What will it take to make our electronics smarter, faster, and more resilient? One idea is to build them from materials that are topological.
Topology stems from a branch of mathematics that studies shapes that can be manipulated or deformed without losing certain core properties. A donut is a common example: If it were made of rubber, a donut could be twisted and squeezed into a completely new shape, such as a coffee mug, while retaining a key trait — namely, its center hole, which takes the form of the cup’s handle. The hole, in this case, is a topological trait, robust against certain deformations.
In recent years, scientists have applied concepts of topology to the discovery of materials with similarly robust electronic properties. In 2007, researchers predicted the first electronic topological insulators — materials in which electrons that behave in ways that are “topologically protected,” or persistent in the face of certain disruptions.
Since then, scientists have searched for more topological materials with the aim of building better, more robust electronic devices. Until recently, only a handful of such materials were identified, and were therefore assumed to be a rarity.
Now researchers at MIT and elsewhere have discovered that, in fact, topological materials are everywhere, if you know how to look for them.
In a paper published in Science, the team, led by Nicolas Regnault of Princeton University and the École Normale Supérieure Paris, reports harnessing the power of multiple supercomputers to map the electronic structure of more than 96,000 natural and synthetic crystalline materials. They applied sophisticated filters to determine whether and what kind of topological traits exist in each structure.
Overall, they found that 90 percent of all known crystalline structures contain at least one topological property, and more than 50 percent of all naturally occurring materials exhibit some sort of topological behavior.
“We found there’s a ubiquity — topology is everywhere,” says Benjamin Wieder, the study’s co-lead, and a postdoc in MIT’s Department of Physics.
The team has compiled the newly identified materials into a new, freely accessible Topological Materials Database resembling a periodic table of topology. With this new library, scientists can quickly search materials of interest for any topological properties they might hold, and harness them to build ultra-low-power transistors, new magnetic memory storage, and other devices with robust electronic properties.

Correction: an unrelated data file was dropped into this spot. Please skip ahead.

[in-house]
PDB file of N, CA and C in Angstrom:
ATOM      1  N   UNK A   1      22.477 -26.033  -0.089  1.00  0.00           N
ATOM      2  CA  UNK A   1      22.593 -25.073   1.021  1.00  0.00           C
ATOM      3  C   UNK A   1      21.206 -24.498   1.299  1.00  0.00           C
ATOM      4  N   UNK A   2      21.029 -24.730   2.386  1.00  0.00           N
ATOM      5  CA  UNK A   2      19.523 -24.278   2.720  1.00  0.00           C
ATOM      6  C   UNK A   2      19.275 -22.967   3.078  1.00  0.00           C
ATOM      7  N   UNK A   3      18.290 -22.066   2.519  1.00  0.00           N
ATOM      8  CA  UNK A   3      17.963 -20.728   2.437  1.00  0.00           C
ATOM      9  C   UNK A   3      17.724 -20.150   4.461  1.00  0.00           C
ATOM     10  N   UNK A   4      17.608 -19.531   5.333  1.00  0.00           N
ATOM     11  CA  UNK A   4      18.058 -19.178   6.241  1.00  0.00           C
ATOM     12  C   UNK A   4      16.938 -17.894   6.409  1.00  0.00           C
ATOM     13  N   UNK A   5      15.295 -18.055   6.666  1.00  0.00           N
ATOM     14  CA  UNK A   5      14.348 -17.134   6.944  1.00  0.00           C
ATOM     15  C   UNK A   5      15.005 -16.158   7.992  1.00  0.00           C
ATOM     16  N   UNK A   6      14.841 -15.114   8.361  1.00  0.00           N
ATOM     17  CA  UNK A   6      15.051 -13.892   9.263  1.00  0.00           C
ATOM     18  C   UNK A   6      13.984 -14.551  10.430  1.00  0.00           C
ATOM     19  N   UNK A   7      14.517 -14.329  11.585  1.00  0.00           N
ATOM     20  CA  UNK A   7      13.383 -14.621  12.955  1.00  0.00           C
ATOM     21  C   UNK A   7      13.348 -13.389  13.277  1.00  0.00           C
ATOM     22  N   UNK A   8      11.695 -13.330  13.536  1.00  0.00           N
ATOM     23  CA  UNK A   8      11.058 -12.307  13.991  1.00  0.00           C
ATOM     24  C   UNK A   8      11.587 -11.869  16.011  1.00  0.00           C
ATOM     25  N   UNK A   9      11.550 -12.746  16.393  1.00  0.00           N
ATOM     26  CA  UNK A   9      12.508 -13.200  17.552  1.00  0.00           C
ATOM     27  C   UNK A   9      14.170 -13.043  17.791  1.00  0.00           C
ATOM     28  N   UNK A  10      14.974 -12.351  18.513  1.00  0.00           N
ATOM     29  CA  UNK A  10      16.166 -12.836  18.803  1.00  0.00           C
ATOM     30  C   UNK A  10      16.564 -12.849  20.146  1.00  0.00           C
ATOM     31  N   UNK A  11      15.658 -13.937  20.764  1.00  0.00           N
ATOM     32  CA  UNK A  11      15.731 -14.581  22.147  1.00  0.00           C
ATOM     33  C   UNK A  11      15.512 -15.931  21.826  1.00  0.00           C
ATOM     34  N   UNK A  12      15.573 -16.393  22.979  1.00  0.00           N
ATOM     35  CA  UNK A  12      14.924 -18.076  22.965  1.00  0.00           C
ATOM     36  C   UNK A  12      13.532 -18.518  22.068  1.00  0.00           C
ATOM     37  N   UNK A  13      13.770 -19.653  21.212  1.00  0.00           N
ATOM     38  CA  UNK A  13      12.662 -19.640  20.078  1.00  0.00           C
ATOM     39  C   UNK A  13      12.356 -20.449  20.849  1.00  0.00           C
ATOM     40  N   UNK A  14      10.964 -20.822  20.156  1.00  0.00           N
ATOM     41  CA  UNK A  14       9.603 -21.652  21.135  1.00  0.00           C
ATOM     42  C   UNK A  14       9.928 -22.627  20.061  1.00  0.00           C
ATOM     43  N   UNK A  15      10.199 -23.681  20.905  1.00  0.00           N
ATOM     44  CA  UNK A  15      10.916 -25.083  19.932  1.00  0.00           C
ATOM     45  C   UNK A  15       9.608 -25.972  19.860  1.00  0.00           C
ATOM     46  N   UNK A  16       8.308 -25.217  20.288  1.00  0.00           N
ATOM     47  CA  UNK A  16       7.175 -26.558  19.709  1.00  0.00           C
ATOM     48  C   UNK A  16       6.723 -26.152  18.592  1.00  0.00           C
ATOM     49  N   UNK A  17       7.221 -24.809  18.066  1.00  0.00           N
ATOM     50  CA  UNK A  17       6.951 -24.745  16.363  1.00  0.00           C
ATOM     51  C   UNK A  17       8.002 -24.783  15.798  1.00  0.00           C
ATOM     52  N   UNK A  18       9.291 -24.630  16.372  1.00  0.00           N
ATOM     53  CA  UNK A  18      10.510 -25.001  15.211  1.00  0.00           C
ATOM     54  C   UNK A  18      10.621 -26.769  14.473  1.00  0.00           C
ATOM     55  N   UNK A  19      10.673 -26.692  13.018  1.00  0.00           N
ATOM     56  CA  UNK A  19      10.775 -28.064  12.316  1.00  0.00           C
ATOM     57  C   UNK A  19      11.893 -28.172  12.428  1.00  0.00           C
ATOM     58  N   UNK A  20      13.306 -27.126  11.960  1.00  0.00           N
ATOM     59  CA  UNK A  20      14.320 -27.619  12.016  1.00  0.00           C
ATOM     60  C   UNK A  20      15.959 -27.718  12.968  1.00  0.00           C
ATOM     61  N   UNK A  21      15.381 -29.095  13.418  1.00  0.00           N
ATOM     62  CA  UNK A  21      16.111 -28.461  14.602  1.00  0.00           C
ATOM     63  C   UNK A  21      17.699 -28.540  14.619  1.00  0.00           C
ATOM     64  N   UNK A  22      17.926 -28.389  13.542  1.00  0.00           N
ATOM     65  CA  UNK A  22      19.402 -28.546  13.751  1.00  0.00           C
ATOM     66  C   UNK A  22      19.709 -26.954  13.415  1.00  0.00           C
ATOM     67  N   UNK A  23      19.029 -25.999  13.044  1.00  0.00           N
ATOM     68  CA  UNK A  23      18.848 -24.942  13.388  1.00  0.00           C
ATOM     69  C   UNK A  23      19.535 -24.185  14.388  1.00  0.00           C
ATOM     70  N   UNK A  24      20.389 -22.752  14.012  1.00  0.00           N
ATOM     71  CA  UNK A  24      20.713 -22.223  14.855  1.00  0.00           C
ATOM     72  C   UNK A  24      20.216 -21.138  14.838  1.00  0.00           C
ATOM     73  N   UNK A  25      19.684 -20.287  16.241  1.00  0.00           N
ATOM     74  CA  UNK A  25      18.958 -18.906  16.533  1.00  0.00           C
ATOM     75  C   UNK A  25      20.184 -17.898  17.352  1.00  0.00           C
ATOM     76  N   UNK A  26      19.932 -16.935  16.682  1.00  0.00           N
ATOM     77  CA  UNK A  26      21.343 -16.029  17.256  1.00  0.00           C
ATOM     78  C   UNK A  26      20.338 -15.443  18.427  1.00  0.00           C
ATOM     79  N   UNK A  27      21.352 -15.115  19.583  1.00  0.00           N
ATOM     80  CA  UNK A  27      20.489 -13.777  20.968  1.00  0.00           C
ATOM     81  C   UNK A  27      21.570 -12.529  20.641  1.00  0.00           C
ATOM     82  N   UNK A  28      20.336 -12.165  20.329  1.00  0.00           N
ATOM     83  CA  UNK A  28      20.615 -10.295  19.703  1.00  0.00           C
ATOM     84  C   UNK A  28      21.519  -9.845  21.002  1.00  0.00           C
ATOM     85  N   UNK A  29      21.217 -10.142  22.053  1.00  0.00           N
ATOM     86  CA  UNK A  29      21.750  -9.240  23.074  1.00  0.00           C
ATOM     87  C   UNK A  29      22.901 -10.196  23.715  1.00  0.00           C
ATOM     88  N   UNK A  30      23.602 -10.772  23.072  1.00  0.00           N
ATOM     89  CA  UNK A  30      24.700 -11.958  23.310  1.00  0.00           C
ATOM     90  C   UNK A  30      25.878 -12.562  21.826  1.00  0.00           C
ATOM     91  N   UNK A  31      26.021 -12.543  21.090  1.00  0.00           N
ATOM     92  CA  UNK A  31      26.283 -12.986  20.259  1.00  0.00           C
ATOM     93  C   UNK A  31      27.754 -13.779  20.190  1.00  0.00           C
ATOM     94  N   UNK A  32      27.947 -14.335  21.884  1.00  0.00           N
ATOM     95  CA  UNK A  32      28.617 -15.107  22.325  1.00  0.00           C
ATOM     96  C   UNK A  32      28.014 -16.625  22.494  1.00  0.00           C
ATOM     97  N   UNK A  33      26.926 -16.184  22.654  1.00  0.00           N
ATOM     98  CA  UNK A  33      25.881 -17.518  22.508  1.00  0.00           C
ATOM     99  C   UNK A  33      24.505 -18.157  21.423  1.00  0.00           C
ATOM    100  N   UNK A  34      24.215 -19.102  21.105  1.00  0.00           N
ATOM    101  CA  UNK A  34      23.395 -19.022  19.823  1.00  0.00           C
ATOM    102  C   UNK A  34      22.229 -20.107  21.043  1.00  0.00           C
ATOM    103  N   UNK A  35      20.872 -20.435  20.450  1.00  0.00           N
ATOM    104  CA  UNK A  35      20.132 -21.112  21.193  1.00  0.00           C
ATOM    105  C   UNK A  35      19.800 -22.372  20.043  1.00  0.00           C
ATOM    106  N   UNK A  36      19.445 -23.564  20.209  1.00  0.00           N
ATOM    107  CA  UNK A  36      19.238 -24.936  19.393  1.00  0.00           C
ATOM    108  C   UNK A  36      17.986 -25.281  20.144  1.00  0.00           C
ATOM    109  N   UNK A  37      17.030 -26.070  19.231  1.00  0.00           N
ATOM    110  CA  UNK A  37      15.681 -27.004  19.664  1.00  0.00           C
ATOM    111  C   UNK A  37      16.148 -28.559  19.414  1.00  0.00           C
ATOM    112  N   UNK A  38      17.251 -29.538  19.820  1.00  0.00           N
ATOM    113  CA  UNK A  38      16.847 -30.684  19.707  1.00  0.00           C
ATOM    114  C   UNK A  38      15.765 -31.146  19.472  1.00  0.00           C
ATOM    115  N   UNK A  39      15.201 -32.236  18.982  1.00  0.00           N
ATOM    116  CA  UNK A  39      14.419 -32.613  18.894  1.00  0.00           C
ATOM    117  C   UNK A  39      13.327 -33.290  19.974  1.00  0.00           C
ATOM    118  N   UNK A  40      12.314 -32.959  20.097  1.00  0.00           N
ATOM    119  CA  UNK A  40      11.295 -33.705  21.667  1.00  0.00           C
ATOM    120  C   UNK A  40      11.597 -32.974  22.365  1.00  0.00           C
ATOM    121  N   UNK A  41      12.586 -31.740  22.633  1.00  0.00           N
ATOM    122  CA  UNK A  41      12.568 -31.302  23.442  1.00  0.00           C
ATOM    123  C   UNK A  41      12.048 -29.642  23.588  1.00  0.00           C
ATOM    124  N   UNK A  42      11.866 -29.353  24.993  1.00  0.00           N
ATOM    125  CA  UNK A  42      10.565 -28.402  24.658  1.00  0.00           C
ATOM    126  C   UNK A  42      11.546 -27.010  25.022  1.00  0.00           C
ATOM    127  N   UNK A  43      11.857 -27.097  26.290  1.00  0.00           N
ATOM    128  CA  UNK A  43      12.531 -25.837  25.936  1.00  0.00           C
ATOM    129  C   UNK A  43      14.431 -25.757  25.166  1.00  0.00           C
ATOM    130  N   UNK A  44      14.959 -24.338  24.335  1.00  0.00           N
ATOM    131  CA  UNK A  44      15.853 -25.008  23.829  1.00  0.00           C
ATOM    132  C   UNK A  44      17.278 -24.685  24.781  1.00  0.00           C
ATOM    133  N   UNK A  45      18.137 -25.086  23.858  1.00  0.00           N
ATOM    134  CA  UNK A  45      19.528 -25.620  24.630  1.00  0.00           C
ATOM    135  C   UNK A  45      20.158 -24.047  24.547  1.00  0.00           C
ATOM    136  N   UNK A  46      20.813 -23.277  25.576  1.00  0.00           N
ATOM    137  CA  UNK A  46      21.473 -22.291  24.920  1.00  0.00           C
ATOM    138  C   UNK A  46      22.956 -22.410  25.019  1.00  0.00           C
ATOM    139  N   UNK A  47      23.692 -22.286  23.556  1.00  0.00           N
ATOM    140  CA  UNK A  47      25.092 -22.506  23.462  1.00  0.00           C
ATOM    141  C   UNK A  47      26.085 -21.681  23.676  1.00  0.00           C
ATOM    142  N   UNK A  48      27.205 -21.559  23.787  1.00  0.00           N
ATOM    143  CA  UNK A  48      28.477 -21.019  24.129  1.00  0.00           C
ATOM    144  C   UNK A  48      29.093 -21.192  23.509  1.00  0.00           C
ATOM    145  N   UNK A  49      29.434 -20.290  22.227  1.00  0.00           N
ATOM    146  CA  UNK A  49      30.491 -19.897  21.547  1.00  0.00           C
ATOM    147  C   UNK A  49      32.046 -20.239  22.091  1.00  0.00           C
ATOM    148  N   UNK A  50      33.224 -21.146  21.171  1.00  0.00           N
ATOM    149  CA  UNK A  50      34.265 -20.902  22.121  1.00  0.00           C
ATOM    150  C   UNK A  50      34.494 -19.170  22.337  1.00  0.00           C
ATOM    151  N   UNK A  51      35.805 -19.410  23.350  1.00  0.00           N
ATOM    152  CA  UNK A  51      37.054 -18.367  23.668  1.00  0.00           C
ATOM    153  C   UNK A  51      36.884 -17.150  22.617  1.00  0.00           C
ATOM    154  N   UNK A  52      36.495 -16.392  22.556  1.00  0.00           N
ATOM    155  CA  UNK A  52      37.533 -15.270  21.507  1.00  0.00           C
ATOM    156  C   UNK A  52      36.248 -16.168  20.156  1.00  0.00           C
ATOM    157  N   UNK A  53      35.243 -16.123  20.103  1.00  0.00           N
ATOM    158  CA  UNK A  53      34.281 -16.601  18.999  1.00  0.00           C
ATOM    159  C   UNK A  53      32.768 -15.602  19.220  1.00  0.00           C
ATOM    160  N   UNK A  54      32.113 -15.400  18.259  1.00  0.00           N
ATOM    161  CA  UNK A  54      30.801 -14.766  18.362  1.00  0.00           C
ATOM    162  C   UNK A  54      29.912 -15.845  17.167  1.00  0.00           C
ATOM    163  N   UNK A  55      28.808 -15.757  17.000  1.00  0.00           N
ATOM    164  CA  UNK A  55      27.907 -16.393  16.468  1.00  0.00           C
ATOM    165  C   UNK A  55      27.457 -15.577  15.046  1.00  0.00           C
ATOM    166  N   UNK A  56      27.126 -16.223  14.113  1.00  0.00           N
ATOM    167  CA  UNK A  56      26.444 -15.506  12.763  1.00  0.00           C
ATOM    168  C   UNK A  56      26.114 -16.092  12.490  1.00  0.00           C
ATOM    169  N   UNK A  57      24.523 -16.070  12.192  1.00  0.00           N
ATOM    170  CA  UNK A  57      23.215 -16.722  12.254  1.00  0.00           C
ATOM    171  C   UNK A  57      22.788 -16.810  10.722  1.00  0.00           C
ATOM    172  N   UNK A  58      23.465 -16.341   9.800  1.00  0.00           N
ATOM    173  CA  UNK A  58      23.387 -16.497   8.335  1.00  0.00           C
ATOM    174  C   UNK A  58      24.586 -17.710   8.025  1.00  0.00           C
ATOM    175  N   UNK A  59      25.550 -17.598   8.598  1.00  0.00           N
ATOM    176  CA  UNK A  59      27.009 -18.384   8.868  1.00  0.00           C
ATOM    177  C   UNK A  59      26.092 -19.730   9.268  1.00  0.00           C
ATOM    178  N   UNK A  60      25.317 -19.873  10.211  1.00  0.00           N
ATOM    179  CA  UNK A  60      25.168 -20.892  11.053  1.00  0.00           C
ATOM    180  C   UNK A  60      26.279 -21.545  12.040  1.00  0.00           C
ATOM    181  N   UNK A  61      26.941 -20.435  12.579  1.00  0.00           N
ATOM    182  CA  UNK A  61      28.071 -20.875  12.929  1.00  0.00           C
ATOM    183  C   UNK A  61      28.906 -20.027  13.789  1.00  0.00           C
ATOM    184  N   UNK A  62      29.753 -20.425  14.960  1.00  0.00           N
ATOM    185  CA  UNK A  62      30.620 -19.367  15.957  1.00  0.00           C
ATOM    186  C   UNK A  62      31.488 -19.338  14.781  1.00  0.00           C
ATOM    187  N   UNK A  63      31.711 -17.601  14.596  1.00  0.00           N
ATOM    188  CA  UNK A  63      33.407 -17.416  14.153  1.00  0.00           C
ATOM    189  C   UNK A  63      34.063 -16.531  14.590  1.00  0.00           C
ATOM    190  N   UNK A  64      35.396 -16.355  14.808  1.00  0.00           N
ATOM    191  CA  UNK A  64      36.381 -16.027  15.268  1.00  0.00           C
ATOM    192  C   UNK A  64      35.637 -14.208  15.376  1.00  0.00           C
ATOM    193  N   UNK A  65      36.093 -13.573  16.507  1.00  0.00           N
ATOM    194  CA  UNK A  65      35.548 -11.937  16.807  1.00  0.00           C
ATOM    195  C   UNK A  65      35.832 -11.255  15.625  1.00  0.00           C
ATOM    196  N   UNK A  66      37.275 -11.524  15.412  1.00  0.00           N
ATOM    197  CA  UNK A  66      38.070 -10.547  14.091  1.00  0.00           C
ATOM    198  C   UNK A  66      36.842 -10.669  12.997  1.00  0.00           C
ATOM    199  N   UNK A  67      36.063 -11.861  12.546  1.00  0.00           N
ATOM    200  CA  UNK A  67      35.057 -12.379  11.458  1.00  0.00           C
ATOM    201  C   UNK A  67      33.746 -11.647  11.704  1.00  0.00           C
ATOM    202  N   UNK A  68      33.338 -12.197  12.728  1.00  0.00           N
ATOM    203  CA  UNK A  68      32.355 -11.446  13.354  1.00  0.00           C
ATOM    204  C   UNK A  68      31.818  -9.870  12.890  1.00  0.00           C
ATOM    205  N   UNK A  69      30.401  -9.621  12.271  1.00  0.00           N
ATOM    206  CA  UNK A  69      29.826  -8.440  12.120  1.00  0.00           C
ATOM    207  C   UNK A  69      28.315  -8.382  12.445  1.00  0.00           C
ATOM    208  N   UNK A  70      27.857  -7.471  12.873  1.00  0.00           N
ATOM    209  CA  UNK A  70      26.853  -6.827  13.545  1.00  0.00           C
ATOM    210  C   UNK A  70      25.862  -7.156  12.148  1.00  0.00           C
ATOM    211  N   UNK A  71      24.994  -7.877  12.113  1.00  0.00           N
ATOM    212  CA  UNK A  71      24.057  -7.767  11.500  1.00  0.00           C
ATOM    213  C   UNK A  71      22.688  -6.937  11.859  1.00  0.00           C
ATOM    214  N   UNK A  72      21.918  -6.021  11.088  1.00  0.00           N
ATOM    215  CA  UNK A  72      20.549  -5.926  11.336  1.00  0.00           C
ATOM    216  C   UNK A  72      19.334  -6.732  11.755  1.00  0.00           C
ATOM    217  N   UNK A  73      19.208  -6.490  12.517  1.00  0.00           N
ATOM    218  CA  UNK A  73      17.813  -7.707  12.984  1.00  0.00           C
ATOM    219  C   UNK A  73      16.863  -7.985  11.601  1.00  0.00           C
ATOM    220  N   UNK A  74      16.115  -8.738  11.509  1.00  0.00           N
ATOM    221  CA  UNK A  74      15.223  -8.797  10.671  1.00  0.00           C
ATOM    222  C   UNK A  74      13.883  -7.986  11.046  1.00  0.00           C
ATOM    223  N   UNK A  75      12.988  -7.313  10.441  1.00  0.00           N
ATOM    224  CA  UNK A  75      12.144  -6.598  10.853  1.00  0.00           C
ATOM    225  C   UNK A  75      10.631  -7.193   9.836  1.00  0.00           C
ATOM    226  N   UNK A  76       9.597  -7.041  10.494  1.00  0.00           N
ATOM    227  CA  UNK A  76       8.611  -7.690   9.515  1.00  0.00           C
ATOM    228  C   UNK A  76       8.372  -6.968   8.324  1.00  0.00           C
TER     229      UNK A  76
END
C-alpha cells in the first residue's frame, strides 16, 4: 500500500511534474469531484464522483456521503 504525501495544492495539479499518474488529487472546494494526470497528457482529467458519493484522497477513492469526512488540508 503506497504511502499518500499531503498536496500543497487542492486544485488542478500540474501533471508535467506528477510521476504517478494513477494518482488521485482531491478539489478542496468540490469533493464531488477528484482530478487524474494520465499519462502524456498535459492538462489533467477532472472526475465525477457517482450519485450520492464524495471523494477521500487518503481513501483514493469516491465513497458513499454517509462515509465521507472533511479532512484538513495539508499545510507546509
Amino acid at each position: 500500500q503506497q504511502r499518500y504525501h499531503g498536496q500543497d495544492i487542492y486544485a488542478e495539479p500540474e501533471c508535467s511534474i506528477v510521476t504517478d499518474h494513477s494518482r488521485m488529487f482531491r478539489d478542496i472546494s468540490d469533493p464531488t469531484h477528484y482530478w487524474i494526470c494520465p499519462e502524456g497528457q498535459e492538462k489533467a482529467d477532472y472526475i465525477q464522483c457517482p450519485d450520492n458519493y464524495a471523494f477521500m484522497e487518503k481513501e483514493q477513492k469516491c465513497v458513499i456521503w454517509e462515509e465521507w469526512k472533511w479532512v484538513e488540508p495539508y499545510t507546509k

The paper includes co-lead author Maia Vergniory of the Vergniory of the Donostia International Physics Center, Luis Elcoro of the University of Basque Country, Stuart Parkin and Claudia Felser of the Max Planck Institute, and Andrei Bernevig of Princeton University.
The new study was motivated by a desire to speed up the traditional search for topological materials.
“The way the original materials were found was through chemical intuition,” Wieder says. “That approach had a lot of early successes. But as we theoretically predicted more kinds of topological phases, it seemed intuition wasn’t getting us very far.”
Wieder and his colleagues instead utilized an efficient and systematic method to root out signs of topology, or robust electronic behavior, in all known crystalline structures, also known as inorganic solid-state materials.
For their study, the researchers looked to the Inorganic Crystal Structure Database, or ICSD, a repository into which researchers enter the atomic and chemical structures of crystalline materials that they have studied. The database includes materials found in nature, as well as those that have been synthesized and manipulated in the lab. The ICSD is currently the largest materials database in the world, containing over 193,000 crystals whose structures have been mapped and characterized.
The team downloaded the entire ICSD, and after performing some data cleaning to weed out structures with corrupted files or incomplete data, the researchers were left with just over 96,000 processable structures. For each of these structures, they performed a set of calculations based on fundamental knowledge of the relation between chemical constituents, to produce a map of the material’s electronic structure, also known as the electron band structure.
The team was able to efficiently carry out the complicated calculations for each structure using multiple supercomputers, which they then employed to perform a second set of operations, this time to screen for various known topological phases, or persistent electrical behavior in each crystal material.
“We’re looking for signatures in the electronic structure in which certain robust phenomena should occur in this material,” explains Wieder, whose previous work involved refining and expanding the screening technique, known as topological quantum chemistry.
From their high-throughput analysis, the team quickly discovered a surprisingly large number of materials that are naturally topological, without any experimental manipulation, as well as materials that can be manipulated, for instance with light or chemical doping, to exhibit some sort of robust electronic behavior. They also discovered a handful of materials that contained more than one topological state when exposed to certain conditions.
“Topological phases of matter in 3D solid-state materials have been proposed as venues for observing and manipulating exotic effects, including the interconversion of electrical current and electron spin, the tabletop simulation of exotic theories from high-energy physics, and even, under the right conditions, the storage and manipulation of quantum information,” Wieder notes.
For experimentalists who are studying such effects, Wieder says the team’s new database now reveals a menagerie of new materials to explore.
This research was funded, in part, by the U.S. Department of Energy, the National Science Foundation, and the Office of Naval Research.